Climate Change

Implementing the Paris Climate Agreement

Year after year the average global temperature reaches new record levels and CO2 emissions worldwide are higher than ever. The necessary 1.5 degree limit set in Paris can only be adhered to when the international community finally takes the Paris climate agreement seriously.

Mitigating the Climate Crisis

Under the Paris Climate Agreement, the international community has agreed upon limiting global warming to less than two degrees Celsius compared with pre-industrial levels and, if possible, of not exceeding 1.5 degrees Celsius. Even with this rise in temperatures, however, climate change will have severe and almost uncontrollable effects. Yet the world community is on the way to far overstepping even this threshold – with unforeseeable consequences for life on Earth.

The Catastrophic Scenario of Five Degrees More

Although the Paris Agreement is binding under international law, the efforts to protect the climate are left to the states themselves as voluntary measures. Unfortunately, the current commitments by state signatories are only sufficient to limit global warming to some three degrees Celsius. If not all states keep their promises made in Paris, the Earth will even head for a global temperature rise of up to five degrees by the end of the century. A catastrophic scenario made all the more likely by the announcement of the United States to leave the Paris Agreement in 2020. The higher the temperature rises, the more devastating the effects of climate change will be and the more difficult it will be to mitigate.

Serious Climate Policy for the 1.5 Degree Limit

That is why all states must finally lay down binding rules for the implementation of the Paris Agreement. This includes climate protection measures as well as agreements on adaptation to climate change and their financing. These rules make the agreement become an effective convention. The Paris Protocol is intended to oblige states to report transparently and close loopholes for obstructionists and truants. Since the rich countries in particular are contributing too little to climate protection, it is important to commit them in forthcoming negotiations to significantly larger contributions. This will also strengthen the confidence of the poorest countries in the process of climate negotiations.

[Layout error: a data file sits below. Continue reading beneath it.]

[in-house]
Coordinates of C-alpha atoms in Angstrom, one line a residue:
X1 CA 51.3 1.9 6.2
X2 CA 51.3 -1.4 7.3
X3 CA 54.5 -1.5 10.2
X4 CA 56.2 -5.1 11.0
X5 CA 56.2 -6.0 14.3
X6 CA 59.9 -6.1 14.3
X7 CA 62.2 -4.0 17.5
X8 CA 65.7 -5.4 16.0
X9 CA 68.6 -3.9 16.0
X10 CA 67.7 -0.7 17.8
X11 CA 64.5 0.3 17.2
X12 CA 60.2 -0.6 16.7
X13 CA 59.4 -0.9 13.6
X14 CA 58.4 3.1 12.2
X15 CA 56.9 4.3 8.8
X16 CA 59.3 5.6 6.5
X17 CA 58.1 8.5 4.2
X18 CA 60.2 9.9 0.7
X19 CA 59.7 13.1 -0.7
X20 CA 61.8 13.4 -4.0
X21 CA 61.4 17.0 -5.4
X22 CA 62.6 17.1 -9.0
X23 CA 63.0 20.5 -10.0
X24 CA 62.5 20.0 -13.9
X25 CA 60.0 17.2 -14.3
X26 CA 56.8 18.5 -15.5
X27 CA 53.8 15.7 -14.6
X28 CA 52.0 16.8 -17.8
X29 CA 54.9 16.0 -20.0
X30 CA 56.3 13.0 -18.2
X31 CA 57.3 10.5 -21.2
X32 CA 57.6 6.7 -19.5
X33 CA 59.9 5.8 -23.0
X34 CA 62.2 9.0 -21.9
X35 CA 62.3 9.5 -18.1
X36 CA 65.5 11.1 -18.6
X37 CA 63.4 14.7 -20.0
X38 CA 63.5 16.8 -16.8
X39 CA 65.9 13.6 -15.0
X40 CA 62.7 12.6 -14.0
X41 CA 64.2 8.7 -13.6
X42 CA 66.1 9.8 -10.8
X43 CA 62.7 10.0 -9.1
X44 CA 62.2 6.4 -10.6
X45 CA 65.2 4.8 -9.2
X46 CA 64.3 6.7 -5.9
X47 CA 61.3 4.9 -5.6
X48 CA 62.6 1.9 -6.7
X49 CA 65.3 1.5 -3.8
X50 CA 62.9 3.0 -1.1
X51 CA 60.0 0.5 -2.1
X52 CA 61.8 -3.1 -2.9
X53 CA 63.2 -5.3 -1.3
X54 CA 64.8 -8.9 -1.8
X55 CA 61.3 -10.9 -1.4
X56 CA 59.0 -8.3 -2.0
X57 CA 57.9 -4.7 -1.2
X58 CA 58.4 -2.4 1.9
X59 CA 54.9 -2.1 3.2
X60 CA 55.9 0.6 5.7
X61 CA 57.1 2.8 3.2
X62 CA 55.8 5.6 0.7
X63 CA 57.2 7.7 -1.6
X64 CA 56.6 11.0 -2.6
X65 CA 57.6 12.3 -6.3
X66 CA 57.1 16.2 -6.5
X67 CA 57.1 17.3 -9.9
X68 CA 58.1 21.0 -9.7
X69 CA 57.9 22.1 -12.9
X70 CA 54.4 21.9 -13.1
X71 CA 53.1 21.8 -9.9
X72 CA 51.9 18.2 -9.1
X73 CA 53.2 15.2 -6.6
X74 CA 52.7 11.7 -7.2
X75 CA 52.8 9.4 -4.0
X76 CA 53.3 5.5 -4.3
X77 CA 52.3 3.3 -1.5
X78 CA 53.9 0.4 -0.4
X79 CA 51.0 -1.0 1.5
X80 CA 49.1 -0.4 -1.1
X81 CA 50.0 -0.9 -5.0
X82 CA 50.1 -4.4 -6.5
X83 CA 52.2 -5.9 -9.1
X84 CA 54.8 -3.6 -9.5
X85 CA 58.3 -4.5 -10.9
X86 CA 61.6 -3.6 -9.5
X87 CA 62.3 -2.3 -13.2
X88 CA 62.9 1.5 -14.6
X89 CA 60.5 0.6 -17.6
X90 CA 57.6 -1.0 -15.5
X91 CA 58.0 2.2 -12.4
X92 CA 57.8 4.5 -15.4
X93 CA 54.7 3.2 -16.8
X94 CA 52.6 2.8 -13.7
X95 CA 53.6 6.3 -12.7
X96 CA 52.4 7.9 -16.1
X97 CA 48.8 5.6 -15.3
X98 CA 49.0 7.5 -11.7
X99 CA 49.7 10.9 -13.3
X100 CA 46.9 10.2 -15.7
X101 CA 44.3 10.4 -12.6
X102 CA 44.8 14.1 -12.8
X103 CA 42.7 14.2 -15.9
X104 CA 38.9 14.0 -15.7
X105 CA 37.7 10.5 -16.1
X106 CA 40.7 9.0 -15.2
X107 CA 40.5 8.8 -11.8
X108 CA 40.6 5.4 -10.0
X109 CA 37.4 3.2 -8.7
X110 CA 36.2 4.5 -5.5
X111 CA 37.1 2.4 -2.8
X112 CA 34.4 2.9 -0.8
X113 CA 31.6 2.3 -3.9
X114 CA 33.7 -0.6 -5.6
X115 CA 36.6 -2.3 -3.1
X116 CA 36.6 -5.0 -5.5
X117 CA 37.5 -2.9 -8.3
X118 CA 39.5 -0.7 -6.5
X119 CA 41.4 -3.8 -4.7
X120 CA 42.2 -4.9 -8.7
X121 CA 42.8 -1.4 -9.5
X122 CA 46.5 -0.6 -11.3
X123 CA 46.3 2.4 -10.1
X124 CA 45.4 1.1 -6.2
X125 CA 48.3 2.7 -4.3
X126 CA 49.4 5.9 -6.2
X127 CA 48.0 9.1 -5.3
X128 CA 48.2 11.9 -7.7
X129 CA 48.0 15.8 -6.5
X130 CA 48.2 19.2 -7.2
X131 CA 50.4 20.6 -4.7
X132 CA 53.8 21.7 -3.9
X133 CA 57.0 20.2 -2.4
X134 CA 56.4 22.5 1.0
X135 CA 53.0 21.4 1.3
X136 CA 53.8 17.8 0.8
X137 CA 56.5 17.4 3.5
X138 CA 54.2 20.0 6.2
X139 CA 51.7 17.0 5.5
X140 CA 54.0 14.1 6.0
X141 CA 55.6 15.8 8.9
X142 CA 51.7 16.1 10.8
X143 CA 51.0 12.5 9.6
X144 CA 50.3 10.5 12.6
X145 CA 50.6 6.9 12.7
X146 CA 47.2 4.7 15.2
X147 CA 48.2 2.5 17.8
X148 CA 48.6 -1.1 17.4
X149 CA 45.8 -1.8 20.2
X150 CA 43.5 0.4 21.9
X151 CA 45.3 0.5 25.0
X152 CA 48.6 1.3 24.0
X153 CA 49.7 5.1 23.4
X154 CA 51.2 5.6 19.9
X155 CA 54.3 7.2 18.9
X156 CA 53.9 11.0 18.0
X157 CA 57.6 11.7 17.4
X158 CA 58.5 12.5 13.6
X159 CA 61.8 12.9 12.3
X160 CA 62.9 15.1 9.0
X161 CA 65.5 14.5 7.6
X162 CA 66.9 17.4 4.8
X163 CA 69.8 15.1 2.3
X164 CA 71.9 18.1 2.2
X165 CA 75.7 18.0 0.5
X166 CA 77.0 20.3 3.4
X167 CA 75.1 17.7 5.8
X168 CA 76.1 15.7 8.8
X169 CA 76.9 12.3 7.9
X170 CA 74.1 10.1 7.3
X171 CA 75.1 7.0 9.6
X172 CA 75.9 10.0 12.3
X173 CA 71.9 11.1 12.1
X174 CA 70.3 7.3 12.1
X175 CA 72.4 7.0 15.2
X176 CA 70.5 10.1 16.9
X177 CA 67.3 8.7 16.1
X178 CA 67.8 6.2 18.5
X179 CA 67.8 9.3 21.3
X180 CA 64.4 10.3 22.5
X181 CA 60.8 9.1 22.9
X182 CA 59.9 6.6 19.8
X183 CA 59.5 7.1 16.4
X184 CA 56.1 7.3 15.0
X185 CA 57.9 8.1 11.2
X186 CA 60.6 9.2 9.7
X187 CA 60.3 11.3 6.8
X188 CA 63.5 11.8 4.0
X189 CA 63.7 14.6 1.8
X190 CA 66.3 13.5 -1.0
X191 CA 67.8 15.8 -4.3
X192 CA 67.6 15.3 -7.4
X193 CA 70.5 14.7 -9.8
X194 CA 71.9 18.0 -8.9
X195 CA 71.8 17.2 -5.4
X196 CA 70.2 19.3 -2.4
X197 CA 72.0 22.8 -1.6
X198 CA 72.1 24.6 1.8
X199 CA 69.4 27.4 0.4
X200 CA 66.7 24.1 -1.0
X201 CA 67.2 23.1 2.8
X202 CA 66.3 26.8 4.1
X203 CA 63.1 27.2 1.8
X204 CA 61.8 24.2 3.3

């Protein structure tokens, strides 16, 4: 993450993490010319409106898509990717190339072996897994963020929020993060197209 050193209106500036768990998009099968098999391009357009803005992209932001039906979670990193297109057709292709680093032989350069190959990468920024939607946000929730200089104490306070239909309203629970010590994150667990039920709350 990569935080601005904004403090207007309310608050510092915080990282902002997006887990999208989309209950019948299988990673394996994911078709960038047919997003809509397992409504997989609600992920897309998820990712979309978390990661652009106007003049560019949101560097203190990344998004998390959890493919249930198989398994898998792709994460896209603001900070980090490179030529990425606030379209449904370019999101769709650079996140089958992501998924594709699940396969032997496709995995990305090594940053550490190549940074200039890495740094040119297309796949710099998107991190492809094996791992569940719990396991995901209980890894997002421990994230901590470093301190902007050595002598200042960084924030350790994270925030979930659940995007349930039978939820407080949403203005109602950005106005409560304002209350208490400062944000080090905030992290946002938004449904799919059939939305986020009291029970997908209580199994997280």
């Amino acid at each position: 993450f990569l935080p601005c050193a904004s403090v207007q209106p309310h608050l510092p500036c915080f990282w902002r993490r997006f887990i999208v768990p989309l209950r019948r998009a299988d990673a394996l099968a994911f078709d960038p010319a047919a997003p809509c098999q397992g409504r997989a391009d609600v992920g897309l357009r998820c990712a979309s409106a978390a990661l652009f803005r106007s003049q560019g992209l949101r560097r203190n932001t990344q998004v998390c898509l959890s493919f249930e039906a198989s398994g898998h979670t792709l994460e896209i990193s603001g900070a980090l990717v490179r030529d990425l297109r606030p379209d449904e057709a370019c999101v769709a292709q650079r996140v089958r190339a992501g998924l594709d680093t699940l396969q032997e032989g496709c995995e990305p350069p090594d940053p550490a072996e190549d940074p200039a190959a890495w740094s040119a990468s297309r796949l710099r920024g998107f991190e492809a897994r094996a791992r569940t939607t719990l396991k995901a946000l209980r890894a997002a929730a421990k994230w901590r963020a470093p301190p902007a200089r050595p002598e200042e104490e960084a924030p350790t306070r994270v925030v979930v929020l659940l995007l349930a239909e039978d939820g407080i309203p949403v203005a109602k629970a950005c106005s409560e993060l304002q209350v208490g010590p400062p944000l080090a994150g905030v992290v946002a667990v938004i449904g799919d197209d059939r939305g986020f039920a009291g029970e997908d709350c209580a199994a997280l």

What Brot für die Welt Does

The central concern of our climate policy work is to mitigate climate change and its consequences for humans and nature. We focus on the situation of the poor and particularly vulnerable population. This is why we support and demand:

  • low-carbon development, climate and resource protection;
  • adaptation to climate change;
  • human rights-based responses to climate-related risks and loss and damage.

We support, for example, projects which strengthen the resilience of the affected in the face of extreme weather. For instance, small farmers can learn how to adapt their cultivation methods and which crops are more robust and better able to withstand drought.


Climate Adaptation Finance Index 2023

How equitably finance for climate adaptation is distributed

Analyse 102: Climate change, Debt and COVID-19

Analysing the Triple Crisis with a New Climate Disaster and Debt Risk Indicator and Building Forward for a Resilient Recovery, Based on Climate Justice.

Achieving 100 % Renewable Energy for all

Mitigating the worst impacts of climate change will require the large-scale, rapid deployment of Renewable Energy (RE) and fossil fuels to be declared an obsolete technology by 2050. Therefore we set up projects in Tanzania, Bangladesh and Costa Rica to develop integrated 100 % RE roadmaps.

Ambition, Participation and Effectiveness

Utilising the NDC Partnership as a Catalyst for NDC Implementation in Developing Countries

Analysis 91: Climate Finance for Addressing Loss and Damage

The planet is burning. Devastating droughts, hurricanes, wildfires and floods, dying corrals, melting glaciers, and thawing of permafrost provide overwhelming evidence that dangerous climate change is happening ‒ and it is hitting faster and harder than ever predicted by scientific researchers. This report introduces the climate justice criteria of mutuality, solidarity, accountability, and the transversal principle of transparency of finance for assessing financial sources to address loss and damage. It systematically reveals the distinct roles of these criteria, and the underlying pro-poor principles as well as humanitarian, human rights, gender equality, and polluter pays principles, in finding adequate solutions. It concludes with a number of recommendations. [1.5 MB]

Analysis 87: Climate Risk Financing

This paper presents and discusses new and established climate risk financing instruments and approaches and how they could better contribute to closing the protection gap in vulnerable countries. It provides information and new ideas to civil society organizations and policymakers who are engaged in the broader debate on finding financing solutions to compensate climate-induced loss and damage following the principles of equity and climate justice. A further aim is to address knowledge gaps and misconceptions about what can be expected and what cannot be expected from risk financing instruments. It is an analytical paper, presenting fact-findings and some recommendations derived fromresearch, but it is not a policy paper. [1.7 MB]

Analysis 86: Limiting Global Warming to 1.5°C

The publication discusses the various vulnerability aspects of climate change and the significant differences between 1.5°C and 2°C of global warming, and the resultant impacts on sustainable development as elaborated in the Agenda 2030 and the Sustainable Development Goals (SDGs). The conclusion is that every tenth of a degree matters. [3.7 MB]